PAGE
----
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Labour and employment (April 2014)

Since 2004-05, for the first time in the history of India, more workers have left agriculture for productive work in industry and services. Between 2009-10 and 2011-12, non-agricultural employment grew rapidly.

Between 1999-2000 and 2004-05, National Sample Survey (NSS) data reveal that nearly 12 million joined the labour force. However, the number of non-agricultural jobs created per annum was much lower — 7.5 million. Non-agricultural employment increased between 1999-2000 and 2004-05 (which coincides with the time the National Democratic Alliance was in power) by 37.5 million over the five-year period, i.e., 7.5 million new jobs in industry (manufacturing and construction) and services per annum.

Growth of non-agricultural jobs
The number of non-agricultural jobs between 2004-05 and 2011-12 increased by 52 million over seven years, i.e., by 7.5 million per annum again. However, since 2004-05 fewer people joined the labour force. 37 million persons left agriculture during the periods 2004-05 and 2011-12, they found work in non-agricultural activities, both rural and urban. In comparison, 20 million new workers joined agriculture between 1999-2004.

Since 2004-05, this transformation has been happening for the first time in the history of India. Of the 60 million additions to the workforce between 1999-2000 and 2004-05, a third (20 million) joining agriculture indicated growing rural distress, on account of the slow growth in agriculture between 1996 and 2005.

Agriculture has grown much faster since 2005. During the 11th Plan, agricultural output grew at 3.2 per cent per annum (2007-12) on average, despite crippling drought in 2009-10. The share of agriculture in the workforce has been in decline for decades (falling to 49 per cent in 2001-12).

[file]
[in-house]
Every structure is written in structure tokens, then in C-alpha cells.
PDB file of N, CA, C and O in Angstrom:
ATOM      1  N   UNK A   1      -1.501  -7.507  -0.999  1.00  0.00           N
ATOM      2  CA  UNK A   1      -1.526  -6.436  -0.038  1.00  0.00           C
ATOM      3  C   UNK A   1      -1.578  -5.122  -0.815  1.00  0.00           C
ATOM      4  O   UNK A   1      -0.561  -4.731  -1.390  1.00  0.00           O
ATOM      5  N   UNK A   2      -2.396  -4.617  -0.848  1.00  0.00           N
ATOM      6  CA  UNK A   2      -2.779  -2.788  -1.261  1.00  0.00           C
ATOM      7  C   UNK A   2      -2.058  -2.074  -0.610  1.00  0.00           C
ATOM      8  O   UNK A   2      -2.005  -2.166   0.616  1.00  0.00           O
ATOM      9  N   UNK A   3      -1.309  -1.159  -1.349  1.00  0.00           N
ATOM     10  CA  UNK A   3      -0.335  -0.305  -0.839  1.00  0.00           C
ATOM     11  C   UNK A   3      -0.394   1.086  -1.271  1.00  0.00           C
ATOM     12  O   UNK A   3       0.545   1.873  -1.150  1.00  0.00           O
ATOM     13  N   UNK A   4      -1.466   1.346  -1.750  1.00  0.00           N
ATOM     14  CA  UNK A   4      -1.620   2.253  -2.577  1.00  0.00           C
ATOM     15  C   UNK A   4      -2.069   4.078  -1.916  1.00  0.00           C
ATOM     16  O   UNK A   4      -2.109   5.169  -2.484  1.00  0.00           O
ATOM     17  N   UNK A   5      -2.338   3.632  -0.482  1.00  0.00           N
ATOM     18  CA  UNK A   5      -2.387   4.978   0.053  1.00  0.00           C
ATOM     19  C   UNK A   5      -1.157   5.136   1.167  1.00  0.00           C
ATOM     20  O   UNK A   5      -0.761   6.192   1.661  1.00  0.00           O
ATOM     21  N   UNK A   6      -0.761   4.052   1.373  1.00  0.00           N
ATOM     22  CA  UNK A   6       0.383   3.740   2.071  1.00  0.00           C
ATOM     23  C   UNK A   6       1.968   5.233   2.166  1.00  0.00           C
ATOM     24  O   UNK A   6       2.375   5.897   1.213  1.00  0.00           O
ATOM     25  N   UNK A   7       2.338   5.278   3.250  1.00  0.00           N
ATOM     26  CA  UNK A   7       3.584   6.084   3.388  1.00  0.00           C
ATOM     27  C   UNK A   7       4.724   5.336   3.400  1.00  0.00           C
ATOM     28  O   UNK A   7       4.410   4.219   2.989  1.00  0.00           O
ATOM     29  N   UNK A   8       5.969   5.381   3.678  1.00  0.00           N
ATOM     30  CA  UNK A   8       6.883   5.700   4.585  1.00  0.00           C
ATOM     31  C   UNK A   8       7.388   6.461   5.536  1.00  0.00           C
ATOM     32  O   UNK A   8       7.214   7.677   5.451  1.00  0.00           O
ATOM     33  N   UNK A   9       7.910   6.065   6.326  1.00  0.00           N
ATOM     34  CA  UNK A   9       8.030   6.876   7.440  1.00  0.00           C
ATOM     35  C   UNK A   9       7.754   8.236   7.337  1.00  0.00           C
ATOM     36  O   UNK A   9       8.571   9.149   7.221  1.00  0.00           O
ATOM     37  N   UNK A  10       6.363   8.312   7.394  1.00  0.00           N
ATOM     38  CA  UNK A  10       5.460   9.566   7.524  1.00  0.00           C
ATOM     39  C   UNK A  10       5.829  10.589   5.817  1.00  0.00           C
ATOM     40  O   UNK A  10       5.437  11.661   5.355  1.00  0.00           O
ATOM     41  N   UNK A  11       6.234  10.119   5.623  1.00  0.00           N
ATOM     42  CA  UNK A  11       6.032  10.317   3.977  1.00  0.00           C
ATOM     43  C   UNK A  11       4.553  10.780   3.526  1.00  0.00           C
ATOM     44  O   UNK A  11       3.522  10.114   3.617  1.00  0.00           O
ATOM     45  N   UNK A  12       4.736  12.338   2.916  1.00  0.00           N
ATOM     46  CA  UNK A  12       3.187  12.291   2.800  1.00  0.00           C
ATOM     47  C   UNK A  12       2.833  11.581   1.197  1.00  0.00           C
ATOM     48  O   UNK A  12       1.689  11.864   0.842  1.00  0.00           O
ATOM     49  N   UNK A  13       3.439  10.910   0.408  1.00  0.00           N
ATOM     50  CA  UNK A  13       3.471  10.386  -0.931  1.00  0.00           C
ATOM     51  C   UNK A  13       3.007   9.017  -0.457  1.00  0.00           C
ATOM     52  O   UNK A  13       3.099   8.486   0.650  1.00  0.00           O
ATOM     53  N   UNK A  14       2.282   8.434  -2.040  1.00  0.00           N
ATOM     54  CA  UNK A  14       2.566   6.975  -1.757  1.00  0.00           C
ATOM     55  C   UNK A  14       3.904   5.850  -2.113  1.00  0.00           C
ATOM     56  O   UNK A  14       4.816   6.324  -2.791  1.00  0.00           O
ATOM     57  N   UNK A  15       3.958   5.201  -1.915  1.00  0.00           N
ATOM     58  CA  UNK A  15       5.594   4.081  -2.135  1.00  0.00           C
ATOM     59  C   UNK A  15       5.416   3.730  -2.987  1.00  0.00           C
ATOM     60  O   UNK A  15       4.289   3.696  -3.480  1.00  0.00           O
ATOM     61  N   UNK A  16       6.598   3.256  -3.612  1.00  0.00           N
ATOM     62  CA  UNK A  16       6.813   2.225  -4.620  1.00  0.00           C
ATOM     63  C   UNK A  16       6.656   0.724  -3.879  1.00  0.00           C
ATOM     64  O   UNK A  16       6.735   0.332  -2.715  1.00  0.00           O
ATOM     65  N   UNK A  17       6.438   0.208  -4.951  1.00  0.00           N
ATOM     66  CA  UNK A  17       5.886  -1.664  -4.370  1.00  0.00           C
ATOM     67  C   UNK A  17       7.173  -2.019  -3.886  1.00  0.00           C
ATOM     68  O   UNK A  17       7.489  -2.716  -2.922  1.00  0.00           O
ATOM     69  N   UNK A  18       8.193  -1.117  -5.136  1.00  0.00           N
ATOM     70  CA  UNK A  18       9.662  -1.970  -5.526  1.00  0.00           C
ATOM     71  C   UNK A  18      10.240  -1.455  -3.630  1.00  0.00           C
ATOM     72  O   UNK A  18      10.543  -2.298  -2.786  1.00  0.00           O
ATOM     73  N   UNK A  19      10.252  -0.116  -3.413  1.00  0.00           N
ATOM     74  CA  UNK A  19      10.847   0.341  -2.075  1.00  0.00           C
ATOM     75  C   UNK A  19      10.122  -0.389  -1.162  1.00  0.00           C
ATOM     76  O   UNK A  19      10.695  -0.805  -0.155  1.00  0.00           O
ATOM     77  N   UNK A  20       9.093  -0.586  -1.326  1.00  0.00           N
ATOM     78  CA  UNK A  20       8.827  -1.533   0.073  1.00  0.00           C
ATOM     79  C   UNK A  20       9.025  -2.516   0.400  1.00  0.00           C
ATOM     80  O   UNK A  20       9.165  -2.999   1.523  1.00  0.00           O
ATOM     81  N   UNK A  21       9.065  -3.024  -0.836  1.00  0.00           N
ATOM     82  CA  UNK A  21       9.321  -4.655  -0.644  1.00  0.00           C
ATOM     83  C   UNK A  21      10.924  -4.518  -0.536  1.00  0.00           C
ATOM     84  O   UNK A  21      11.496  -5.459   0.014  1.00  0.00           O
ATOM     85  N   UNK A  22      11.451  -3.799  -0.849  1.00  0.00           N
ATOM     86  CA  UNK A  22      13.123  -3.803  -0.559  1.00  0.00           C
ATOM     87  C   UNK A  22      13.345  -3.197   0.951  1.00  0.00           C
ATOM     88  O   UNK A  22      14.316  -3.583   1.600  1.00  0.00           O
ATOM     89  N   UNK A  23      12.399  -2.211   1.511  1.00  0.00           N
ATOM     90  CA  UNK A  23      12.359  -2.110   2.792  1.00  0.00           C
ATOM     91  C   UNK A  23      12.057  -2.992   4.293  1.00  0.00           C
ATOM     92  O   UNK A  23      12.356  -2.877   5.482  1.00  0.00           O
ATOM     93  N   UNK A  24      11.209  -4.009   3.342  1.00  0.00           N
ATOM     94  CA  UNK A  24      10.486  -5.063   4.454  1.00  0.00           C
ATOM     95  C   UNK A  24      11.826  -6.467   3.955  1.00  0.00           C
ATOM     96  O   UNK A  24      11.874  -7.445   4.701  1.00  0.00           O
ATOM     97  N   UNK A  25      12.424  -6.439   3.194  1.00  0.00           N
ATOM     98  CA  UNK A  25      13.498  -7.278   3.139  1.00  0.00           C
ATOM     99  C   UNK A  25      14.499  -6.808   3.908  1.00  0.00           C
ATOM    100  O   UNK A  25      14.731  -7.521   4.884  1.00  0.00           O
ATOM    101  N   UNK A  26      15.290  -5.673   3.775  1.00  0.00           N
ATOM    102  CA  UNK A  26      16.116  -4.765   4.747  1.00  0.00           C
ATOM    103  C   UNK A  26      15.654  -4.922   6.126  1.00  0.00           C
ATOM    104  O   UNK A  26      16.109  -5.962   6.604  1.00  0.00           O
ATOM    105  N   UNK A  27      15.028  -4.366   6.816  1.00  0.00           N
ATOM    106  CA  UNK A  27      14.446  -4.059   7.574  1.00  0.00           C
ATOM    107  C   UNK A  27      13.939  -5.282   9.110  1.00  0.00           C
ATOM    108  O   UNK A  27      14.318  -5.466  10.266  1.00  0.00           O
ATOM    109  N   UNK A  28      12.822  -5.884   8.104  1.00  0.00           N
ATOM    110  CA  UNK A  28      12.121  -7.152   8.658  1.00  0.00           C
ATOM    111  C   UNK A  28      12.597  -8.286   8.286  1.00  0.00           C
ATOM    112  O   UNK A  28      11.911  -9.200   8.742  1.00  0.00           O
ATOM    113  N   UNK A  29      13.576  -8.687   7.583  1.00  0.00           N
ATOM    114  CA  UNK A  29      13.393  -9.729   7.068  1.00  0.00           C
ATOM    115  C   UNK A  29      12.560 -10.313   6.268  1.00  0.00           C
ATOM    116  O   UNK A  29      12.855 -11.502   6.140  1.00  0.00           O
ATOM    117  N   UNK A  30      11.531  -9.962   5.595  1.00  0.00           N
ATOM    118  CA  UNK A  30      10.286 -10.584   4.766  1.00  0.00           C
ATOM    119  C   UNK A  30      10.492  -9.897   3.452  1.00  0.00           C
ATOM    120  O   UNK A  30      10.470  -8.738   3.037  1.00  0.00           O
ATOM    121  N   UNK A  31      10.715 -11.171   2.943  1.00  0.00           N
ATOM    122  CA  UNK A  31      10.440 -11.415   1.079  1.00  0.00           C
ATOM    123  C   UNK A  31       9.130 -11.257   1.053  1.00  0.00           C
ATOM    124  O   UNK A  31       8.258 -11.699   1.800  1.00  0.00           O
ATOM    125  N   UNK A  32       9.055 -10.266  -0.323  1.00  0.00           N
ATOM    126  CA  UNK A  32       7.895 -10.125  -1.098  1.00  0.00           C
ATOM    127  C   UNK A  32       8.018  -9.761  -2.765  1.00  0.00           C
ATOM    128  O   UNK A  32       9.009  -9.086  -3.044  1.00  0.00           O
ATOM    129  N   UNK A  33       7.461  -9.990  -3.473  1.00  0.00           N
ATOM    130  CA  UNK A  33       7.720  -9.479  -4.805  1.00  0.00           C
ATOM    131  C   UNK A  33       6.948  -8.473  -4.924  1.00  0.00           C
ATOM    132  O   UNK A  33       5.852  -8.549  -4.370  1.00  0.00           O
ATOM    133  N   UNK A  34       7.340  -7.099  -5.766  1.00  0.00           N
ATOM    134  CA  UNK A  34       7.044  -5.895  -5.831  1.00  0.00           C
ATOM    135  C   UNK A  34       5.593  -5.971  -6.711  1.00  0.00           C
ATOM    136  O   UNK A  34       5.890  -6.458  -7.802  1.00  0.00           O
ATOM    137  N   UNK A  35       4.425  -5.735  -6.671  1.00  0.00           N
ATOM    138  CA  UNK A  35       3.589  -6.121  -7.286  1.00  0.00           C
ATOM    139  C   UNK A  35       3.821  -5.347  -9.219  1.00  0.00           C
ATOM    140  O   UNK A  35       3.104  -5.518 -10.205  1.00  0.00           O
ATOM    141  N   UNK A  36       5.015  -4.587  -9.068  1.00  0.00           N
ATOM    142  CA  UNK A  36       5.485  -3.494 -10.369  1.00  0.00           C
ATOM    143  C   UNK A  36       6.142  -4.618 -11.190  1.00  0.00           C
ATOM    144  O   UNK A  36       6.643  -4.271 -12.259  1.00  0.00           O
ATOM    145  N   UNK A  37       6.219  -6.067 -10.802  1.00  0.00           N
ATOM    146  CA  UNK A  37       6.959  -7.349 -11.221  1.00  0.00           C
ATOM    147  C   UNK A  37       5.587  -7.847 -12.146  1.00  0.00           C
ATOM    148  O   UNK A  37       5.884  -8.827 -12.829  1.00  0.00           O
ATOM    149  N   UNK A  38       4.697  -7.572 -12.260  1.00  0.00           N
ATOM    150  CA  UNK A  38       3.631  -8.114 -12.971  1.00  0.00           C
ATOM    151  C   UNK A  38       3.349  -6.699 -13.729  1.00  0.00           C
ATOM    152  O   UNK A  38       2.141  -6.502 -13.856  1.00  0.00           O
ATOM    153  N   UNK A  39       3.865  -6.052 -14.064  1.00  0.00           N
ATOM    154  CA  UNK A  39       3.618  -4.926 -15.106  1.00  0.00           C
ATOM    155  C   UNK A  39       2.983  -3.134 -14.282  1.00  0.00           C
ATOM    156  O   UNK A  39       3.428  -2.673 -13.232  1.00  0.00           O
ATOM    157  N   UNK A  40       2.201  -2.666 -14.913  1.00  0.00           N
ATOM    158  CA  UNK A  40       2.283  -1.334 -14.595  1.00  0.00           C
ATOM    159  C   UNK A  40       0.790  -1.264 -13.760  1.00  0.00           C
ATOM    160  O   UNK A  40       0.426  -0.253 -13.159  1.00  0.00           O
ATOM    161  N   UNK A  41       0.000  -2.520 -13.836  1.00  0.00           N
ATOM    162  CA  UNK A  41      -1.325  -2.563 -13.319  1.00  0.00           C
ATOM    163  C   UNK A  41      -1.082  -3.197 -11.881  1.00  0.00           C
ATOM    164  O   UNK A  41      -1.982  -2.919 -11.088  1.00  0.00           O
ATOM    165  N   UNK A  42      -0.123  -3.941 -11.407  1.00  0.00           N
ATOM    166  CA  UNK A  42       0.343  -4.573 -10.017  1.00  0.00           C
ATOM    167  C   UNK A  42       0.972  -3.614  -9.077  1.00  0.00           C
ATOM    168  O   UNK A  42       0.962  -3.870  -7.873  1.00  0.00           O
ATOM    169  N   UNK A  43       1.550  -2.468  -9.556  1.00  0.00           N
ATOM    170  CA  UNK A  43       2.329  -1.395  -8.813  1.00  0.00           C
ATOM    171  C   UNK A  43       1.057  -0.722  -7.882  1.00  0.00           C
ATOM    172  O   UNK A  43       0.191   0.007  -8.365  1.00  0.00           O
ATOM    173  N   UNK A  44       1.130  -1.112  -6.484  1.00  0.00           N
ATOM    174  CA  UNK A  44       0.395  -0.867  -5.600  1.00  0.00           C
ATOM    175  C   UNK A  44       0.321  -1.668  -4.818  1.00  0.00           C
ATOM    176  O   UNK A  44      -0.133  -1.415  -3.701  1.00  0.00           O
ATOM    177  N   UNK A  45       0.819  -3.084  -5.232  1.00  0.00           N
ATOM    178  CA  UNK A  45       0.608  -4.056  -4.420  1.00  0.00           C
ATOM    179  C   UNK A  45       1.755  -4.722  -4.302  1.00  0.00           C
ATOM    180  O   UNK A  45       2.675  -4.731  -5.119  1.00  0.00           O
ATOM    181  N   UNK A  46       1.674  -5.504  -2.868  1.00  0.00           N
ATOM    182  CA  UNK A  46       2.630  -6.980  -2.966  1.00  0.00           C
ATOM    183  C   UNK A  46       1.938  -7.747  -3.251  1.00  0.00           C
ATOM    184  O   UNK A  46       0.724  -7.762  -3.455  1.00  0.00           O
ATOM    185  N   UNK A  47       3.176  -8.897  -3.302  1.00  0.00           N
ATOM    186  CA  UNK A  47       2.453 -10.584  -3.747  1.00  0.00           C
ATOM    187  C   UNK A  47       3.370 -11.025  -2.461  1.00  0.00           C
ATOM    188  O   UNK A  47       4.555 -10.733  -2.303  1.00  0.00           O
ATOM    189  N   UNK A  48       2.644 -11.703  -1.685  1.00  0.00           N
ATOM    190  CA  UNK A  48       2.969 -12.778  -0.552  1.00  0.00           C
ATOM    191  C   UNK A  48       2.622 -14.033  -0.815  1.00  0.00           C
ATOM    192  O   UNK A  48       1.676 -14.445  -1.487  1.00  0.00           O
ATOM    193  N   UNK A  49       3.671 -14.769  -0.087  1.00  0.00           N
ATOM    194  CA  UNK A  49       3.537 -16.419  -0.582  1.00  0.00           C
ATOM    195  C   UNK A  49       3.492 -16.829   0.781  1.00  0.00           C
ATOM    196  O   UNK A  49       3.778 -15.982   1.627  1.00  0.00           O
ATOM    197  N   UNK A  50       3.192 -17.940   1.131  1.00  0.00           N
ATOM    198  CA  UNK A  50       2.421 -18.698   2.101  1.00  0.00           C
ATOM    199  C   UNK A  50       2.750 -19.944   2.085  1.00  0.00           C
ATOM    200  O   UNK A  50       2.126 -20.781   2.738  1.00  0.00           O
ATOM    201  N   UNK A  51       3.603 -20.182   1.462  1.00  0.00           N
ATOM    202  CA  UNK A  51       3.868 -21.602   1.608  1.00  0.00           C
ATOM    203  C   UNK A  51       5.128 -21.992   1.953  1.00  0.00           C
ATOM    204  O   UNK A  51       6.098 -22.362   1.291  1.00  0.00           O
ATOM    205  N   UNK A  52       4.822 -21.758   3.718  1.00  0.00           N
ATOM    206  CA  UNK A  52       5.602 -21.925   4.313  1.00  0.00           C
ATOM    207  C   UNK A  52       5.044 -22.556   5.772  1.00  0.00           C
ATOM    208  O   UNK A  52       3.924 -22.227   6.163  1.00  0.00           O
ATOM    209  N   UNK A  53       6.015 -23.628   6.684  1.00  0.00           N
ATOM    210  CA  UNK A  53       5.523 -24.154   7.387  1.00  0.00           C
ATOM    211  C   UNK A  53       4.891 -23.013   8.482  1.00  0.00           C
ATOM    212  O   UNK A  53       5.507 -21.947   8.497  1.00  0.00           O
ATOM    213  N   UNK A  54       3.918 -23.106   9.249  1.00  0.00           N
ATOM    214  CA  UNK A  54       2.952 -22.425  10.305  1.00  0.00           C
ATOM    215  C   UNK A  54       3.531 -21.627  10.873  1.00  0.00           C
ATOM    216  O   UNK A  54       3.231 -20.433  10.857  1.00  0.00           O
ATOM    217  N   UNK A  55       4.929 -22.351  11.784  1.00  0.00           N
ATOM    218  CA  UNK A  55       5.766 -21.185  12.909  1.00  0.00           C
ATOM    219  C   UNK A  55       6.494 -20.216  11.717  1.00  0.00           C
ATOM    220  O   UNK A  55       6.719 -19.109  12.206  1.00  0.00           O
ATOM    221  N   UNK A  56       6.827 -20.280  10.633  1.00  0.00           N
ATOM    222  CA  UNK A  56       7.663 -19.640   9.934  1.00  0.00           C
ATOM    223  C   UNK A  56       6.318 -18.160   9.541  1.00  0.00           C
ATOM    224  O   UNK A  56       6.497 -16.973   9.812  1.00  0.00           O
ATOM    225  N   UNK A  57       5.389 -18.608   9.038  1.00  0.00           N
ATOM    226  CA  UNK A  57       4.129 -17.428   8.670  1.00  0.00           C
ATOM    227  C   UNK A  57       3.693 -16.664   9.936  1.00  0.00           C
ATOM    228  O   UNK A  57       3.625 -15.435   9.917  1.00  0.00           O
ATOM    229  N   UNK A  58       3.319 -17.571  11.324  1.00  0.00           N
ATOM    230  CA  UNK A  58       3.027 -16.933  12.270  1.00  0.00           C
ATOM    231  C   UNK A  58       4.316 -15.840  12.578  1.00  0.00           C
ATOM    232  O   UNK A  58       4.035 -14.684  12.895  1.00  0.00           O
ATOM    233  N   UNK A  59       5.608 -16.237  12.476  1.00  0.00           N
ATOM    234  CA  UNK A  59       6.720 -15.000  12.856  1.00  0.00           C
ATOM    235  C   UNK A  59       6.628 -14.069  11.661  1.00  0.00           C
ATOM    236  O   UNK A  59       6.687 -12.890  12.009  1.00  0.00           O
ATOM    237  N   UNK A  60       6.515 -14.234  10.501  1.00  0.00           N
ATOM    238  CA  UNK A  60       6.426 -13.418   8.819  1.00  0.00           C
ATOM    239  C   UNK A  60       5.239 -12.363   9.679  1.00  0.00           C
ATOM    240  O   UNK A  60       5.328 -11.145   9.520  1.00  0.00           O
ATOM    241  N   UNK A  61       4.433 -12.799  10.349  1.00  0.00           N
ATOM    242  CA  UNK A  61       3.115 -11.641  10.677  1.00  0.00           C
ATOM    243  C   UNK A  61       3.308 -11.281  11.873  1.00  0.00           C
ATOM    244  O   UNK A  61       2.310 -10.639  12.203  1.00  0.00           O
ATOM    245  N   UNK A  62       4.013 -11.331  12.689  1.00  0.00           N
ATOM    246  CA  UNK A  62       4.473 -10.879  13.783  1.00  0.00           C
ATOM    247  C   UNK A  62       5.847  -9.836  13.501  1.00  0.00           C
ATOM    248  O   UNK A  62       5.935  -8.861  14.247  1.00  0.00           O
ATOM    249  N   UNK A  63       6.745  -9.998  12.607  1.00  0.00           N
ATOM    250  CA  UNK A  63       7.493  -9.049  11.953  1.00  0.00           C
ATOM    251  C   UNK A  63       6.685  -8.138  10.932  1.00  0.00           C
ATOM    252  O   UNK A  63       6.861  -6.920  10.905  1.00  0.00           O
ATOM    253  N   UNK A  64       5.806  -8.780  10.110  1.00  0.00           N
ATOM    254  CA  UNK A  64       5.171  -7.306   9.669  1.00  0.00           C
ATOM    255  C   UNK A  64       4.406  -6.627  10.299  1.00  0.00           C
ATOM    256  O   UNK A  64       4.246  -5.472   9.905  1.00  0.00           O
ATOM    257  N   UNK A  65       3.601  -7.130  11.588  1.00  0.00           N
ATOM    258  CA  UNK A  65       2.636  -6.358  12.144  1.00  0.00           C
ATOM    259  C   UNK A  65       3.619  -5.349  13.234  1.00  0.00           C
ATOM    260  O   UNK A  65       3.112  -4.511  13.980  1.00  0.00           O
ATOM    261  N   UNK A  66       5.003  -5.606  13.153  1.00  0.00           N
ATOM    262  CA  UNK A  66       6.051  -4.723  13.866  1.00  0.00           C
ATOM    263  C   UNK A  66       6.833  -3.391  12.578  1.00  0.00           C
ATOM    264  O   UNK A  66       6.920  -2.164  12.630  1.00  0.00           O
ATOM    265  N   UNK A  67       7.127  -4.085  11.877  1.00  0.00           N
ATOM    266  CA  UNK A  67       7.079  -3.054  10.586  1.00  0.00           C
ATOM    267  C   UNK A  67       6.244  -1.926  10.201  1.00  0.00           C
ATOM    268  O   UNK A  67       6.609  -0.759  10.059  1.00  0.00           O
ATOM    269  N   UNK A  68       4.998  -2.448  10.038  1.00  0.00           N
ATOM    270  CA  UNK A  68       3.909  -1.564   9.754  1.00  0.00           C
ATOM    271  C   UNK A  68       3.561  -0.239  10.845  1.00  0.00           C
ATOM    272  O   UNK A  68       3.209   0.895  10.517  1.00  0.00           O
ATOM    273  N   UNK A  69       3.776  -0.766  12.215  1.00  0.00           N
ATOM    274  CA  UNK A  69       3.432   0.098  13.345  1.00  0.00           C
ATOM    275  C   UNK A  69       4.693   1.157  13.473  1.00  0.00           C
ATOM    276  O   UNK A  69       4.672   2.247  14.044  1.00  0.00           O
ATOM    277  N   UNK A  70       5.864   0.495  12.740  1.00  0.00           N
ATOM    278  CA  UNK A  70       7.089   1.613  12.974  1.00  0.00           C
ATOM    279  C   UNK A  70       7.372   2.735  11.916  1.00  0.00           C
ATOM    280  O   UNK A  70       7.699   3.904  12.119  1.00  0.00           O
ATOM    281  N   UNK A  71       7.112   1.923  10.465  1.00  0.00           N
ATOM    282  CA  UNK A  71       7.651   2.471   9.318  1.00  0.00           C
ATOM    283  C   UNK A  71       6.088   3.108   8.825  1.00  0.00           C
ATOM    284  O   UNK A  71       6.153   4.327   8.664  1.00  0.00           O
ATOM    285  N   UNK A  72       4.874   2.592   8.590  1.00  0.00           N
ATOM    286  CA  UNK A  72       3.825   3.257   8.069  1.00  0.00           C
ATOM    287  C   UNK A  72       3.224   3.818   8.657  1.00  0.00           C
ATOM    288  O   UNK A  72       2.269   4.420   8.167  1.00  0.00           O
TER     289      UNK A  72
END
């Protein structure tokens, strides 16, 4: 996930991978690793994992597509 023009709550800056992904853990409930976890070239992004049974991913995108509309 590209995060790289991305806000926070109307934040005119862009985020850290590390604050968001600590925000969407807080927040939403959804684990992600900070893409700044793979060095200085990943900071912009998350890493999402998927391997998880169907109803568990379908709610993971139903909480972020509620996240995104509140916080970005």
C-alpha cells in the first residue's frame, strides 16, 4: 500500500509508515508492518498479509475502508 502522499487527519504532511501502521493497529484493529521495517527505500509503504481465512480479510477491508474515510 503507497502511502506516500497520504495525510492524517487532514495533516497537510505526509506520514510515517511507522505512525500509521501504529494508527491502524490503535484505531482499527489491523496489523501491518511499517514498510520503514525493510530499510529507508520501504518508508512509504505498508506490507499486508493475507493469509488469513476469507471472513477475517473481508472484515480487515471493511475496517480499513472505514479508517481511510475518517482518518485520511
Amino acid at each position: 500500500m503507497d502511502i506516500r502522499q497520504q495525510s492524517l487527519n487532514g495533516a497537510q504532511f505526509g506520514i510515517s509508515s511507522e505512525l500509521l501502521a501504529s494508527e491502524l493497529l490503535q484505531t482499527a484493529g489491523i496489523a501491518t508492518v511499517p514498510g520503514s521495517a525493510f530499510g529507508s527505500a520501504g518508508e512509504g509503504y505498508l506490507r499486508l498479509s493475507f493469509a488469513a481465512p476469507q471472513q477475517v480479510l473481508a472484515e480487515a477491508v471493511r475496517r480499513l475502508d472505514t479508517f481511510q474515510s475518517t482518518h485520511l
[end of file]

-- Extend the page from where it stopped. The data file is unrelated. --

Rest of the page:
Unskilled workers who left agriculture flocked to construction employment. Such employment increased by only eight million (17 to 25.6 million) during 1999-2000 to 2004-05. But it grew sharply to 50 million by 2011-12. This was an increase from under two million a year to seven million a year. While a part of this increase in construction employment was in housing real estate, it was infrastructure (roads, bridges, airports, ports, energy projects) investment which drove most of the employment growth.

Increasing employment was accompanied by rising wages. Wages were stagnant between 1999-2000 and 2004-05, especially rural wages. MGNREGA created a floor wage in the rural areas. This led to a knock-on effect on urban unskilled wages as well.

Growth in service jobs
Most importantly, services jobs grew by 11 million, and manufacturing employment increased by a remarkable nine million in two years alone (2009-10 and 2011-12), although manufacturing employment fell in absolute terms by three million between 2004-05 and 2009-10.

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